mom's spicy candied pecans

When I smell caramelizing sugar and chipotle wafting from the kitchen I know it's the holiday season. Mom makes gigantic batches of these remarkably addictive nuts each year to give out as Christmas presents. This year she doubled the recipe and made three batches, and what she didn't give away is long gone. She makes them without measuring, but fortunately she let me observe and record the recipe. Mom suggests you get all your ingredients ready ahead of time because the temperature rises quickly at the end which can ruin the consistency. If you don't like chipotle you can omit it and the nuts will still be good, they just won't have that extra bite.

1 cup unrefined cane sugar (or brown sugar)
1/2 cup water
1 teaspoon cinnamon
1/2 teaspoon salt
1/2 to 1 teaspoon chipotle powder
1 teaspoon vanilla
4 cups pecans (lightly toasting first is optional)

Spread out a generous length of wax paper on the counter. In a large saucepan fitted with a candy thermometer, combine the Sucanat, water, and cinnamon over medium heat and stir until dissolved. When the temperature reaches about 225F, stir in the salt and chipotle. At 250F, remove from heat, add the vanilla, briefly stir, then add the pecans. Stir to coat the pecans and keep stirring until the sugar is completely crystalized. Spread out on the wax paper. Try not to "test" as many as I do.


pecan pie with fresh ginger

According to legend, the French invented the pecan pie after the the Native Americans introduced the pecan to settlers in New Orleans. However, the first recorded recipes of the pie popped up in the 1920s, and well-known cookbooks such as the Joy of Cooking did not contain it until the '40s. Karo syrup popularized the pie, claiming the executive's wife "discovered" it in the 30s as a new use for corn syrup, and most recipes since then called for Karo corn syrup. Like the origins of most food, we'll never know the true story. Since then it has become a specialty of Southern cuisine and, like the pumpkin pie, a constant feature at American holiday feasts.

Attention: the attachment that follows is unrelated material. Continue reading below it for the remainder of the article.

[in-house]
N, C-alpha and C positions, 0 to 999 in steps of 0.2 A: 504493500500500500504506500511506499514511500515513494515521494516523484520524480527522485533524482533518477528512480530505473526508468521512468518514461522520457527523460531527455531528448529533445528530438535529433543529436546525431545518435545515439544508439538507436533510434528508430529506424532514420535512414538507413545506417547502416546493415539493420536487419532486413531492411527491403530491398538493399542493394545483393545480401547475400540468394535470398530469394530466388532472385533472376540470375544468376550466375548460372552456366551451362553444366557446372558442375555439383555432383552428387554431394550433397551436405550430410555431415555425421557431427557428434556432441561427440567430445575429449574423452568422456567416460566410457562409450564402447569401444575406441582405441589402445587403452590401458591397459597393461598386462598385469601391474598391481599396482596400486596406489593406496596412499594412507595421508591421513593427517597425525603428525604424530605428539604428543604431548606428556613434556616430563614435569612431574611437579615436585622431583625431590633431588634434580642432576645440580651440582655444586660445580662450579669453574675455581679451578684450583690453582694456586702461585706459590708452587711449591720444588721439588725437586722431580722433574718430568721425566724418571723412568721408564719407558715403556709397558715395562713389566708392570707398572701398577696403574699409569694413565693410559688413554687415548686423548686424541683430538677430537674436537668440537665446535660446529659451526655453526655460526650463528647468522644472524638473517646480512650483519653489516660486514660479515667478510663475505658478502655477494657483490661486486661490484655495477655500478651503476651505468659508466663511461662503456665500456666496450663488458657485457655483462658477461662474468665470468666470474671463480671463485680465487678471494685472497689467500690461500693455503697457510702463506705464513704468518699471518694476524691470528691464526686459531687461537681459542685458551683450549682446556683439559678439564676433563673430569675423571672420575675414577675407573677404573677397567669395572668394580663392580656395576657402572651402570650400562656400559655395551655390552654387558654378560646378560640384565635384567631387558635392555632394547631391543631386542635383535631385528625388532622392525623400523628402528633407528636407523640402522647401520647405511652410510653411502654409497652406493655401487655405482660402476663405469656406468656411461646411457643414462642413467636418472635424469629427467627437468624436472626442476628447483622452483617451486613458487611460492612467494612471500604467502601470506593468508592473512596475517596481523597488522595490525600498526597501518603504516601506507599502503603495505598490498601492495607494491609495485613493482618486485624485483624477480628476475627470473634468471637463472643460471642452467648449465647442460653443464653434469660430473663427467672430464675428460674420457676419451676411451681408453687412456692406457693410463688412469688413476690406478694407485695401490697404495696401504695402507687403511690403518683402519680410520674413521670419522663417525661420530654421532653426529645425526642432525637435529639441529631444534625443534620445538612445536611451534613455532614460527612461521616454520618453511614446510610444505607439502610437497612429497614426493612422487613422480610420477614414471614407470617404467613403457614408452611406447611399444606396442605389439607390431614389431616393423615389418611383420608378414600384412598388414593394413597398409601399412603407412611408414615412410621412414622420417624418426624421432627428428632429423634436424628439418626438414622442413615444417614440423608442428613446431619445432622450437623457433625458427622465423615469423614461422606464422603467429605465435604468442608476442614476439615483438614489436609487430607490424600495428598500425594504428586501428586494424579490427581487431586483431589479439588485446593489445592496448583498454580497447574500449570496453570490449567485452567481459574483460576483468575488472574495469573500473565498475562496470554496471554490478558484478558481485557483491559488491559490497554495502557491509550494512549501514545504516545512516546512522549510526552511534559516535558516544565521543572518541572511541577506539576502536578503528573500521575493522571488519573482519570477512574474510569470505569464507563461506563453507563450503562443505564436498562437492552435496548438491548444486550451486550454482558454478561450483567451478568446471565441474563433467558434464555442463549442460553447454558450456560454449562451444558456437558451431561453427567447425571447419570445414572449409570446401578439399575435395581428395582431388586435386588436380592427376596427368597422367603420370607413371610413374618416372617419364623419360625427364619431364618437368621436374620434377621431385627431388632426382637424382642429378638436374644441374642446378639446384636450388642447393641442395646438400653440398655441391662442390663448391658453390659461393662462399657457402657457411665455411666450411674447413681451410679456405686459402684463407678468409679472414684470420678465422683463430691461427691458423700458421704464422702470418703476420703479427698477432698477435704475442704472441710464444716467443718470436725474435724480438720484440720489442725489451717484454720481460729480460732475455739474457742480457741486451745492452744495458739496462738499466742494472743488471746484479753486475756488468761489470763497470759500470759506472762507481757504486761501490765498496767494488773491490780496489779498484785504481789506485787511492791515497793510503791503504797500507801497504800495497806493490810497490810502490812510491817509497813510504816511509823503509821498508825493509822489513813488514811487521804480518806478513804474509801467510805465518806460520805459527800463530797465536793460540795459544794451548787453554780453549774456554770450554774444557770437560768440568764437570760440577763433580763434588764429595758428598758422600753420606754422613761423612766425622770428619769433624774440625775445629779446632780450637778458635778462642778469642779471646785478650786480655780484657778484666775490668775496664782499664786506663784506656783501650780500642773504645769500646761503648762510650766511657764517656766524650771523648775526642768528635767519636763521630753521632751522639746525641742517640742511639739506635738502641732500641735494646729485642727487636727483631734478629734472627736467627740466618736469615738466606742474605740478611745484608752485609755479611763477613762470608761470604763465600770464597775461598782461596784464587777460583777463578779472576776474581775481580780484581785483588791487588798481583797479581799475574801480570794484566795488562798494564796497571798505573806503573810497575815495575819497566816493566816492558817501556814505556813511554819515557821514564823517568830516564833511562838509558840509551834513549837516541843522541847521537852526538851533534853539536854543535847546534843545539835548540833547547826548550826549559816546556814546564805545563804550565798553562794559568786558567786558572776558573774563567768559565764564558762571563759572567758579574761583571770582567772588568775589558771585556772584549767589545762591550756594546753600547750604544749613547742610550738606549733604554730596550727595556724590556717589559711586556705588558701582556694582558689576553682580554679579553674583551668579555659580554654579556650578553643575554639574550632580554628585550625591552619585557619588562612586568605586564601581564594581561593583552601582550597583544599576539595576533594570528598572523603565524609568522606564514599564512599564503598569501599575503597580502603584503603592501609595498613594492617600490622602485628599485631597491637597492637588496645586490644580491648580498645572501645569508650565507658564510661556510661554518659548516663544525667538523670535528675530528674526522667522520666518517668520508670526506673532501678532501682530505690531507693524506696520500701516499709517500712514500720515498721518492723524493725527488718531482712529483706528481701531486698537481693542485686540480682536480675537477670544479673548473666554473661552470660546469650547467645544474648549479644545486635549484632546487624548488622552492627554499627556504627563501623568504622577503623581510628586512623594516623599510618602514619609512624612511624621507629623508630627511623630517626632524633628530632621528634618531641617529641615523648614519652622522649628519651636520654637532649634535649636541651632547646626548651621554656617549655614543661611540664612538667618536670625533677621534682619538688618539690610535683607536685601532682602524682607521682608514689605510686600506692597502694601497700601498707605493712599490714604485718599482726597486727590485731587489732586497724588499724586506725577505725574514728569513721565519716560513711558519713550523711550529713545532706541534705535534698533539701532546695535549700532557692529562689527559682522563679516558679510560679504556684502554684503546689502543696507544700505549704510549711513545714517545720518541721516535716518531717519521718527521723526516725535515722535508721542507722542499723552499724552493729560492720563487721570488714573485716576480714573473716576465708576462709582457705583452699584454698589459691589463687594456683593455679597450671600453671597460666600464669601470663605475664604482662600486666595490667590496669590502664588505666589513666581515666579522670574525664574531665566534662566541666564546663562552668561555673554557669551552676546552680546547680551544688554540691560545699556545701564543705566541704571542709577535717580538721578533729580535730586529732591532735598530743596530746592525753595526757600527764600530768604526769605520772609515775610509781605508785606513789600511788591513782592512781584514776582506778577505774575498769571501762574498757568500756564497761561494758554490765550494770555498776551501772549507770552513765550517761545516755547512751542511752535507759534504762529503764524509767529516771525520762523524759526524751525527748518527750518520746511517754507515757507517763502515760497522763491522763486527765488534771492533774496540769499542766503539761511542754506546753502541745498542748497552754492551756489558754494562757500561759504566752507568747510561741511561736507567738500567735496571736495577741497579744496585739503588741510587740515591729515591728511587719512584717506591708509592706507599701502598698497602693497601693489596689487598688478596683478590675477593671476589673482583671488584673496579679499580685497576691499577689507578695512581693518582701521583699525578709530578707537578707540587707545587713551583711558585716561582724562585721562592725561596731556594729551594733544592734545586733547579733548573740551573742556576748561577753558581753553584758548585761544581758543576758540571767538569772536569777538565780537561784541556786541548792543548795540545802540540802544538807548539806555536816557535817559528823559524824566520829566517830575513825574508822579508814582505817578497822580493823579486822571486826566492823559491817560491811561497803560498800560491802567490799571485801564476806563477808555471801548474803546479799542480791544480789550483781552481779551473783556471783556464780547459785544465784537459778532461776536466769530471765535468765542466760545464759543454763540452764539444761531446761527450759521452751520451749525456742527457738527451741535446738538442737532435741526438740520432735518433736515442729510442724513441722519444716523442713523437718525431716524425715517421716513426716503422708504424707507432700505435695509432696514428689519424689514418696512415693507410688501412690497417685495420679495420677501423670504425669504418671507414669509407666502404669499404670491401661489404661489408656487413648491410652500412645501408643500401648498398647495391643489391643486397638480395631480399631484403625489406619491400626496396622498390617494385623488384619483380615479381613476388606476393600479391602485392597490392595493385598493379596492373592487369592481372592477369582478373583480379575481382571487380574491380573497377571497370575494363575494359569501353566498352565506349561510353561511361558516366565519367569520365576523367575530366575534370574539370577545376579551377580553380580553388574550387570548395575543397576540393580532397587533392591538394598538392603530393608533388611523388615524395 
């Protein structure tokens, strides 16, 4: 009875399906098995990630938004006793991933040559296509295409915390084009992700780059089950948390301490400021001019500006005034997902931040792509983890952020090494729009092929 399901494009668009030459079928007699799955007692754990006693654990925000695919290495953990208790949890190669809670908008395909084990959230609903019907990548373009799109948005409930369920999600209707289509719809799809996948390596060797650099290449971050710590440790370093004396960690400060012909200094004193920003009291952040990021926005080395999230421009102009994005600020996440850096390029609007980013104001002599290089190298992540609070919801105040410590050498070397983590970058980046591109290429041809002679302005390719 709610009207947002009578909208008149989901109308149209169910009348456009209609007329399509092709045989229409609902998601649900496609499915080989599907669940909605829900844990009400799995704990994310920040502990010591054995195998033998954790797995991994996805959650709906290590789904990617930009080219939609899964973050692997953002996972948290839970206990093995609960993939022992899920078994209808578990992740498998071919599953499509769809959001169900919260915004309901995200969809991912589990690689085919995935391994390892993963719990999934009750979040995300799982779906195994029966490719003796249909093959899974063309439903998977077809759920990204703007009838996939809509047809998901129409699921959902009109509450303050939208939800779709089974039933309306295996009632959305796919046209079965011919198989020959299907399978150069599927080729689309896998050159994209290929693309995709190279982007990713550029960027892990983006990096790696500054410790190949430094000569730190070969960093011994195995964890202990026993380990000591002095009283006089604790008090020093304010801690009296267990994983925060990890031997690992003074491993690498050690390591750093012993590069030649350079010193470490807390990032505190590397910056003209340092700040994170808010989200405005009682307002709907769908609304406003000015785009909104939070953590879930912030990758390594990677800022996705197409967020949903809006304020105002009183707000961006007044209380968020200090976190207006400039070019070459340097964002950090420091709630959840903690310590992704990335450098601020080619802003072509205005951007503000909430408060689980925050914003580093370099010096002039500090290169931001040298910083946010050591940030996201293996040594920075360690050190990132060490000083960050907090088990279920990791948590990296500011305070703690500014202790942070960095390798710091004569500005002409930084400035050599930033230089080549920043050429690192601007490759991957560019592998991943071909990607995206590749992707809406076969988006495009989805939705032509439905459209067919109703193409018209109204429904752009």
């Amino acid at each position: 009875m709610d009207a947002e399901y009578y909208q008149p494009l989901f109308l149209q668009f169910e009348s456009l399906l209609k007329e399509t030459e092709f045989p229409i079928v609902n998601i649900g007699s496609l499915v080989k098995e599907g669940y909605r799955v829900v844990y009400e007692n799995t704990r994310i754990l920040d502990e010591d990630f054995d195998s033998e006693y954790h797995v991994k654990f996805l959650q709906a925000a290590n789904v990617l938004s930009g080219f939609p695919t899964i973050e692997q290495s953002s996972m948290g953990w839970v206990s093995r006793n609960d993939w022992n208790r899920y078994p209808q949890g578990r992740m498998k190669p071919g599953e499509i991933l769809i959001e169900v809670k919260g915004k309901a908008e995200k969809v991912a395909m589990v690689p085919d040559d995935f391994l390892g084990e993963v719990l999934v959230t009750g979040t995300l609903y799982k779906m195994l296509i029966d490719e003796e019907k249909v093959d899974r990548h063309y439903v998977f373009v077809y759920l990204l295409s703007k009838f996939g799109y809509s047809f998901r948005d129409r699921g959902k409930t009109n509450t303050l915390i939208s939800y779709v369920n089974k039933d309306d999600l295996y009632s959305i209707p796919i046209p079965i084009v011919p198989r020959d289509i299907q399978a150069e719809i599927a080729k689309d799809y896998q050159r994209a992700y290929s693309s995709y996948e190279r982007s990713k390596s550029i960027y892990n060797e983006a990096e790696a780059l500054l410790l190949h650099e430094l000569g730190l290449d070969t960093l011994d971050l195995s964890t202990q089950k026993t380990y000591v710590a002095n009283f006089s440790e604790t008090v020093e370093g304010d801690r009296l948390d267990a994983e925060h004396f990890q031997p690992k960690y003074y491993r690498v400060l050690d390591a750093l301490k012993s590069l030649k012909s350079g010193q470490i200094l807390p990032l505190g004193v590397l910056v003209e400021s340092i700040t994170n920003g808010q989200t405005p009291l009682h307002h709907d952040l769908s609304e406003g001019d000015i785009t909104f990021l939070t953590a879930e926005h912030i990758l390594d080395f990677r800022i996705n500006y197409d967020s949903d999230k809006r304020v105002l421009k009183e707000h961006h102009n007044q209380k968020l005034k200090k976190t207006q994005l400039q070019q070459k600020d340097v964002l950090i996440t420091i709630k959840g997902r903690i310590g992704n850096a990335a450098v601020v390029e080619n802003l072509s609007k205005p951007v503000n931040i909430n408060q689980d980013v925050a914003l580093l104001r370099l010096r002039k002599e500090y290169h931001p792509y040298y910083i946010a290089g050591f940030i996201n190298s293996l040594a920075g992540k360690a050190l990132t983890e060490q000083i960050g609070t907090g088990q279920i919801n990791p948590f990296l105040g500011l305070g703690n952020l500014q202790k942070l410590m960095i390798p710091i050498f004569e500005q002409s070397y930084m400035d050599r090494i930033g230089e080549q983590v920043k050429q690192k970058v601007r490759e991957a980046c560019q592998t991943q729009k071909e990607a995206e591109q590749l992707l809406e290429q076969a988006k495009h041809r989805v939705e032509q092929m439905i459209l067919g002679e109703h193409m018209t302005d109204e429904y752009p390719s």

Replacing the traditional corn syrup with maple and brown rice syrup and adding fresh ginger give this rich, crowd-pleasing pie a deeper flavor. It's in fact very gingery, so if you don't like ginger you can use only half, or eliminate it altogether. The pie will still be good, but I haven't heard any ginger complaints even from the picky eaters (like my brother). This year I made it five times for different Thanksgiving parties, and by popular demand it will be back for Christmas in just a few weeks. In the picture directly above, the visible portion of the pie was the only part remaining because my family couldn't wait for me to take a photo.

Makes one 9" pie; serves 8-10
Prep time: 20 minutes
Cook time: 1 hour

9" unbaked vegan pie crust
3 cups pecans
3/4 cup maple syrup
1/2 cup brown rice syrup
2 tablespoons peeled, minced fresh ginger
1 tablespoon vanilla extract
1/2 teaspoon cinnamon
1/2 teaspoon salt
3 tablespoons ground flaxseed
1-1/2 teaspoon arrowroot (or substitute with cornstarch)
1/3 cup non-dairy milk

Preheat oven to 350F. Par-bake the pie crust for about 15 minutes. Toast the pecans for 7-9 minutes, just until fragrant and slightly darkened. Chop the nuts, between fine and coarse, leaving a few whole for decoration.

In a medium saucepan combine the syrups, ginger, vanilla, cinnamon, and salt. Bring to a boil, simmer for 5 minutes, then remove from heat. Combine with the flaxseed, arrowroot, milk, and 1/4 cup of the chopped pecans, and pour in blender, and blend until smooth. Pour this mixture into a large bowl with the remaining chopped pecans and mix well, then pour into the pie crust. Place the whole pecans decoratively in the center on top of the pie. Bake for 40-45 minutes, until the pie is lightly browned and the filling almost set, as it will firm up more upon cooling. Cover the crust with foil if it is browning too quickly. Let cool and serve.